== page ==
Advanced Search


About Us
How To/Pro-Tips
Contact Us
Shopping Cart
0 items
Home > Shop > How To/Pro-Tips
How To/Pro-Tips

Defeating Deer Vision

The whitetail's senses of smell and hearing receive so much attention that we often forget its vision. Indeed, a big buck's nose for trouble is incredible and its ears are keen. However, deer see very well and vision is basic to a trophy buck's defenses.

To defeat deer eyes probing for danger, be still and move slowly only when you must. A deer will notice an out of place movement almost instantly. Good camouflage aids greatly. Good cover or a blind adds further concealment.

If "hunter orange" is required, wear it as a vest on the trunk of your body. Avoid wearing orange on parts of your body most prone to movement, particularly hands and arms. Where legal, basic hunter orange broken up by other colors, creating a camouflage pattern, is very effective.

A treestand with a camouflage covering is a great aid in concealment. It lets you get away with careful movement to make your wait more comfortable or to make a critical shot.

Late-Season Bucks

Some Team Realtree Pros look for two situations when hunting late-season, hunter-wise bucks. First, some like a small food source near a large area of heavy cover with plenty of escape routes. Second, they like small patches of cover surrounded by lots of croplands and open areas. Food, though important to late-season bucks, is not primary. Survival is. A savvy buck usually will pick safe cover over abundant food. Bucks also like to hang out near does at this time. Even though the rut is over, a buck likes the security of those extra eyes and ears being alert for danger. Avoiding competition from other hunters is also critical. You can be extra careful while hunting a buck that you are on to, only to be messed up by another less-cautious hunter. Fortunately, the hunters thin down as the season winds down. You must really be a student of deer in general and better yet, one buck in particular, to score when the season has all but run its course.

Winter Predators

Wintertime predator stalking and calling is a real challenge and at this time of year the pelts are in prime condition. In areas where snow is common, tracking foxes is considered winter sport at its finest. Simply cut a fox track and follow it carefully, keeping your eyes open for the fox out ahead. Snow camo and binoculars are great help when doing this. Coyotes and bobcats can also be hunted this way but the coyote is very cunning and the bobcat is more nocturnal. Both are very challenging for the tracker/stalker. Calling predators is a better bet in snowless areas. Good camouflage and patience are the keys to success. Always check local regulations regarding legal hunting for predator species and any firearms and hunting restrictions. Both rifles and shotguns are used for predator hunting but if saving the pelt is important to you, use small-caliber rifles with either solid or controlled expansion bullets to avoid excessive pelt damage.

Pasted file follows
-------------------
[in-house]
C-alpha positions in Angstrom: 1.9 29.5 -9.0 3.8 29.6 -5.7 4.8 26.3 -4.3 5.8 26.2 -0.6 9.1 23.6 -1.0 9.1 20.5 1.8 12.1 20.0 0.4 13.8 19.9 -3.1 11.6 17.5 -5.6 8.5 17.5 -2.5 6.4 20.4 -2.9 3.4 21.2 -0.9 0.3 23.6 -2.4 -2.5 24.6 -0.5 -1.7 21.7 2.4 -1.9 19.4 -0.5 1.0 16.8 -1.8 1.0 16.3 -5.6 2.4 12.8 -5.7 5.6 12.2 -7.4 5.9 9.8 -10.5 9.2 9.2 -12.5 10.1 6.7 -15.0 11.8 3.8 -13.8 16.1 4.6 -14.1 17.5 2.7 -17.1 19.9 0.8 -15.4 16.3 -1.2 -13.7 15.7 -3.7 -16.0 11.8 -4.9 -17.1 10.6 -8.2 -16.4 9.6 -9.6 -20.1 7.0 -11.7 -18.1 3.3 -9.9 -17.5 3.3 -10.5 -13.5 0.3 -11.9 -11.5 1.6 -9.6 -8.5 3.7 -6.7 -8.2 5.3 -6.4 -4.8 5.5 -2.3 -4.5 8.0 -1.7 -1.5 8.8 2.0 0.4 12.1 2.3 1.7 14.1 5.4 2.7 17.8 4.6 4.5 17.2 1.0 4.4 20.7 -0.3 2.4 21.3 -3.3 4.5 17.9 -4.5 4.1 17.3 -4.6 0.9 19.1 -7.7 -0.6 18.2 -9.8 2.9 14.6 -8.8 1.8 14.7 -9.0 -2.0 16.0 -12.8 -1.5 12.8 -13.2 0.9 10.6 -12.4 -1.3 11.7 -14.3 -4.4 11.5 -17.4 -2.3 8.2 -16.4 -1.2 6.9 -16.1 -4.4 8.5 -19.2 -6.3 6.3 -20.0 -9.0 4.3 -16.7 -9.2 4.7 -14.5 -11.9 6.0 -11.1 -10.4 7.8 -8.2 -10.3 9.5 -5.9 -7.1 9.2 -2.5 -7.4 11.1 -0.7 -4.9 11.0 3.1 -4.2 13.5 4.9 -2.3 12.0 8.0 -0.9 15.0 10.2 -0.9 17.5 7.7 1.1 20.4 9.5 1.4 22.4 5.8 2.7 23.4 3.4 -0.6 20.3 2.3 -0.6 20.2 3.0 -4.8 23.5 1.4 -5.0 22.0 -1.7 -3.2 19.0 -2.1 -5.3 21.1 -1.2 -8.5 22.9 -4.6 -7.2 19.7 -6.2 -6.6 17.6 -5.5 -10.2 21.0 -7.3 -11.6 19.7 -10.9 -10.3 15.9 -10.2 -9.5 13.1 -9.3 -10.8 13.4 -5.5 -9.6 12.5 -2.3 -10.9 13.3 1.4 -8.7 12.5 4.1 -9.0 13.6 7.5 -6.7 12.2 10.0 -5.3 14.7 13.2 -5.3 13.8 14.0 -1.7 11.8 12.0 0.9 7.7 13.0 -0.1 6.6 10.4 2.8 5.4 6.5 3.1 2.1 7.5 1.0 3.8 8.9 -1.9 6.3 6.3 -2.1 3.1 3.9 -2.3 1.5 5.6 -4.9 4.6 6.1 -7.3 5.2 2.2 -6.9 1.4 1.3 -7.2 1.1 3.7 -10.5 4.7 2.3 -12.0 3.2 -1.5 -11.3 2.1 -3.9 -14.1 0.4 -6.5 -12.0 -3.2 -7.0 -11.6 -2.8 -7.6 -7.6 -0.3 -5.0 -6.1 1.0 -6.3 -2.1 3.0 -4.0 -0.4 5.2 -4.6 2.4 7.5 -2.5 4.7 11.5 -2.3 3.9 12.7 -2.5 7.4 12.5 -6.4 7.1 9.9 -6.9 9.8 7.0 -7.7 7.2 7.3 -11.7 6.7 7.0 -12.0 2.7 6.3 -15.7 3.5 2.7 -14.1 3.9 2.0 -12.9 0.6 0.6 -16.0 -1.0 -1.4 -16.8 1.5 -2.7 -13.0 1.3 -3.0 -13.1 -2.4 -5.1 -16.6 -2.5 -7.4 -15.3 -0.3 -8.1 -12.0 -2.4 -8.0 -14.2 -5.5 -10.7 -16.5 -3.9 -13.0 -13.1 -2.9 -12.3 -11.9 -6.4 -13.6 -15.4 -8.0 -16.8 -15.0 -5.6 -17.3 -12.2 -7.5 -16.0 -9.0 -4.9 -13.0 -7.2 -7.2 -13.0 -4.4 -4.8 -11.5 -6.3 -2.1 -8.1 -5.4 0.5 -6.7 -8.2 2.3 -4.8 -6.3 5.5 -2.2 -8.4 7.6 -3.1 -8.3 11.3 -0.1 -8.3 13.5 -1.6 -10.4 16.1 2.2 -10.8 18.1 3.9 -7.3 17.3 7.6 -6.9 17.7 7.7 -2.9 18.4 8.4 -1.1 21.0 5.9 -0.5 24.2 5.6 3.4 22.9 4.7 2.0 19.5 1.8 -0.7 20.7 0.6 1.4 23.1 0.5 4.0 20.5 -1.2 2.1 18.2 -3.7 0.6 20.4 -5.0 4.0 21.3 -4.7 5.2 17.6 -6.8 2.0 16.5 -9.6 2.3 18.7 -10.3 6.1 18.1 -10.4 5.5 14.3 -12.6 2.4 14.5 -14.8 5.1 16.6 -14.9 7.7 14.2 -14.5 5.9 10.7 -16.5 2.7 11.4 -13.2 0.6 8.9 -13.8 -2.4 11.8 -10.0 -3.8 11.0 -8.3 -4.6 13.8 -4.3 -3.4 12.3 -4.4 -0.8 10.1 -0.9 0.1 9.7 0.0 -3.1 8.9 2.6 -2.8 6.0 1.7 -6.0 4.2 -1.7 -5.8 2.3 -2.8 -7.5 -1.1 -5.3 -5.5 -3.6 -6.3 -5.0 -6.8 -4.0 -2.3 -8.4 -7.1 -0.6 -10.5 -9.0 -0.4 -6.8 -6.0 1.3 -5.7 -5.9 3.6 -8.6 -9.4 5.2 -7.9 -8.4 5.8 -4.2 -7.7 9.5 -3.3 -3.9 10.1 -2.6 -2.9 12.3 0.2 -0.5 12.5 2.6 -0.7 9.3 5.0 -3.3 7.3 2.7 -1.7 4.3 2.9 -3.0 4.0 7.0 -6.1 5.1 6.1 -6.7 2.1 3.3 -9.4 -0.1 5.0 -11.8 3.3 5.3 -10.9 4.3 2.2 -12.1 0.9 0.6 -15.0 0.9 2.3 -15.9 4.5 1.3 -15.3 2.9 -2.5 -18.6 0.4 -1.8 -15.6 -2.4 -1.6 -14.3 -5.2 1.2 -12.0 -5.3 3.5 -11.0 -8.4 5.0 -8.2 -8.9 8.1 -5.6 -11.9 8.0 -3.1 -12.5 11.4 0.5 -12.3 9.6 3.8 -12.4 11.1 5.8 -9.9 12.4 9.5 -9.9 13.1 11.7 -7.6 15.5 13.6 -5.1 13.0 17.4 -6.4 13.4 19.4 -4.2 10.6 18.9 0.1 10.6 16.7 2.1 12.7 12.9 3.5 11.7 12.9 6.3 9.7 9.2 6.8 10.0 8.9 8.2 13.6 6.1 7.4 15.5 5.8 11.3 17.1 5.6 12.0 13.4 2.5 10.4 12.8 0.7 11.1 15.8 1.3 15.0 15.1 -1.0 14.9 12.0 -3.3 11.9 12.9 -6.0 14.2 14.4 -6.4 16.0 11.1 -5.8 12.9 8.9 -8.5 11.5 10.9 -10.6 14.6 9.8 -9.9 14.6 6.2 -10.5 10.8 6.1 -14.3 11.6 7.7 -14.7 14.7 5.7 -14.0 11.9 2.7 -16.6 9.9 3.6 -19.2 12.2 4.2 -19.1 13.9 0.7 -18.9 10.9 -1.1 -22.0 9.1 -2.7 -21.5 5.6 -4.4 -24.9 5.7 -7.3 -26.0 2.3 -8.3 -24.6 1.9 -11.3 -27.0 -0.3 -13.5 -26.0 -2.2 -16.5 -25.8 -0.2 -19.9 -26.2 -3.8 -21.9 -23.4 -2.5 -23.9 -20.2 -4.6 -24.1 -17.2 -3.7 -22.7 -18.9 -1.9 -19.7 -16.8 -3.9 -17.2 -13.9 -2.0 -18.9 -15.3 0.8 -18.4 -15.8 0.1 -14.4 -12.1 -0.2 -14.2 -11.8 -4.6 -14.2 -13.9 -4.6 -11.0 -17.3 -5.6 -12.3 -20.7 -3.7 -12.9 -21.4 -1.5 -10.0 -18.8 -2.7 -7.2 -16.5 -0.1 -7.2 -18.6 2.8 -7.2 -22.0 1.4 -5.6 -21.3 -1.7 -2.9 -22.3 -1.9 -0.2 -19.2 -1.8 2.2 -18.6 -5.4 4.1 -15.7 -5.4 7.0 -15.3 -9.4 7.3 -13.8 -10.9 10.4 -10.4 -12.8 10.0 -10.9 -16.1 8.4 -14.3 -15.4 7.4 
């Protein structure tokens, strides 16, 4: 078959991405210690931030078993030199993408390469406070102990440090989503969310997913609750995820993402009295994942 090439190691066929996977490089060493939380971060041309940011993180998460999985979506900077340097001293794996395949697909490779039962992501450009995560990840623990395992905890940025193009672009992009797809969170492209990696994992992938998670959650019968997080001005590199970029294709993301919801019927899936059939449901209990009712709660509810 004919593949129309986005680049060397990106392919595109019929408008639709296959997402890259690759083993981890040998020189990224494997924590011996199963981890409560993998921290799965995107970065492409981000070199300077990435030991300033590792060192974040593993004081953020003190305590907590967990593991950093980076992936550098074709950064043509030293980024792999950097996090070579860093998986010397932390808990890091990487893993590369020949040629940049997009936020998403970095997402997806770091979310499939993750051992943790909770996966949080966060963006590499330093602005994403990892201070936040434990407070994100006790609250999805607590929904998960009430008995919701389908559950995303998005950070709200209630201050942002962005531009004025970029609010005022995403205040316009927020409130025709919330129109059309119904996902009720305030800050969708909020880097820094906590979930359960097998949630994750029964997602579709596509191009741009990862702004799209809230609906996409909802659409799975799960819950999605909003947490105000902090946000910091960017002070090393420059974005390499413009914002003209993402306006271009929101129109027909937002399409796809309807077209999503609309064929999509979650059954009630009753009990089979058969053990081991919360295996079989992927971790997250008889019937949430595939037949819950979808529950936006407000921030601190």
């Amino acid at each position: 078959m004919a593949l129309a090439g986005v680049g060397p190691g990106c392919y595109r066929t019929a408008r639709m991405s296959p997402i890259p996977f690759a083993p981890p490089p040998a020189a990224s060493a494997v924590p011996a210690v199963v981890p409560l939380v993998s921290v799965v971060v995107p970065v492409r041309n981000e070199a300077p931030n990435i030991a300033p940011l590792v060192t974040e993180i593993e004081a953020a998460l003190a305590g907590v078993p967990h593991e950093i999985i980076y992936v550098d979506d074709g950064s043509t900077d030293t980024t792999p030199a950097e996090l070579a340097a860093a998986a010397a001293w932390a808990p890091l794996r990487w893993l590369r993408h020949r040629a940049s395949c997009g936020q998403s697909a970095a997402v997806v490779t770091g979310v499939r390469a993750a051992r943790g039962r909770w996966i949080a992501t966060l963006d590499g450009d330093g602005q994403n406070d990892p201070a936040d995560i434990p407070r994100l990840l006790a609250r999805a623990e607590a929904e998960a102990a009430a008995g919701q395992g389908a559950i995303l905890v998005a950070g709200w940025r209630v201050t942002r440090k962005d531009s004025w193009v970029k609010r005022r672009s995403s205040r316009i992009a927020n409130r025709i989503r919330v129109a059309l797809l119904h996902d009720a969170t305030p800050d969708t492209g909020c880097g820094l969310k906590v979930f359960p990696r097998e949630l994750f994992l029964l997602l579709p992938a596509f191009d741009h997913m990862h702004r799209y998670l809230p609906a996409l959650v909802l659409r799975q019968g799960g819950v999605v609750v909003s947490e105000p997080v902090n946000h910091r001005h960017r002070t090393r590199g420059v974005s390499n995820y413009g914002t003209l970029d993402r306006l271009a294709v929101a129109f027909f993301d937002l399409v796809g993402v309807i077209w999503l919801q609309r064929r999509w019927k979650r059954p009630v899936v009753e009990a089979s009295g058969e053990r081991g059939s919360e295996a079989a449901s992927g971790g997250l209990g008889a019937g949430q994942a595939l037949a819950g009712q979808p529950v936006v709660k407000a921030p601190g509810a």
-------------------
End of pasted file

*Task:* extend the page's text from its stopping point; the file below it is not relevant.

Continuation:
Scout For Next Season

A lot of Team Realtree Pros prefer to do their deer scouting for the next season immediately after the current season's end. This is a particularly good time to find bucks and to identify individual trophies. Post-season scouting is easy and effective. The woods are open and old scrapes and rub lines are easy to see. Even if the resident buck was harvested, a prime breeding territory won't stay vacant for long when the next rut starts. Later on, they can find sheds. These are proof positive that the buck survived the season. And if the cast antlers are big, they have a trophy buck's home address! The other great advantage is that they can really see a buck's home-range pattern without disturbing the area just prior to hunting. Just before the next season, he or she will lightly scout the general area to make sure "big boy" is still around. Since they already know where he spends the late season, this additional pre-season look completes their knowledge of his season-long pattern.

Getting Geared Up

The end of the season is the best time to get your gear in shape for next season. This is when you are most familiar with everything that needs fixing, cleaning and tuning up before next year. Sit down and make lists of what needs to be shipshape before the new hunting opener. What needs to be completely replaced? Various scents and lures lose their potency after being opened. Toss out the old and make a list of what you'll need new. For bowhunters, you need to check out your bows, arrows and stands. Note bent pins, stretched and frayed strings, bent shafts, broken heads, missing bolts or anything that is severely worn. Again make a list. Do a wish list too. What gear did you really wish you had had available last season -- gear that might have made you more successful. If you get your act together early you won't be scurrying around just before opening day trying to remember what critical gear you need for a fresh start.

Camo Pattern by Realtree
Copyright © 2009 Outdoor Business Network| Powered by OBN | Privacy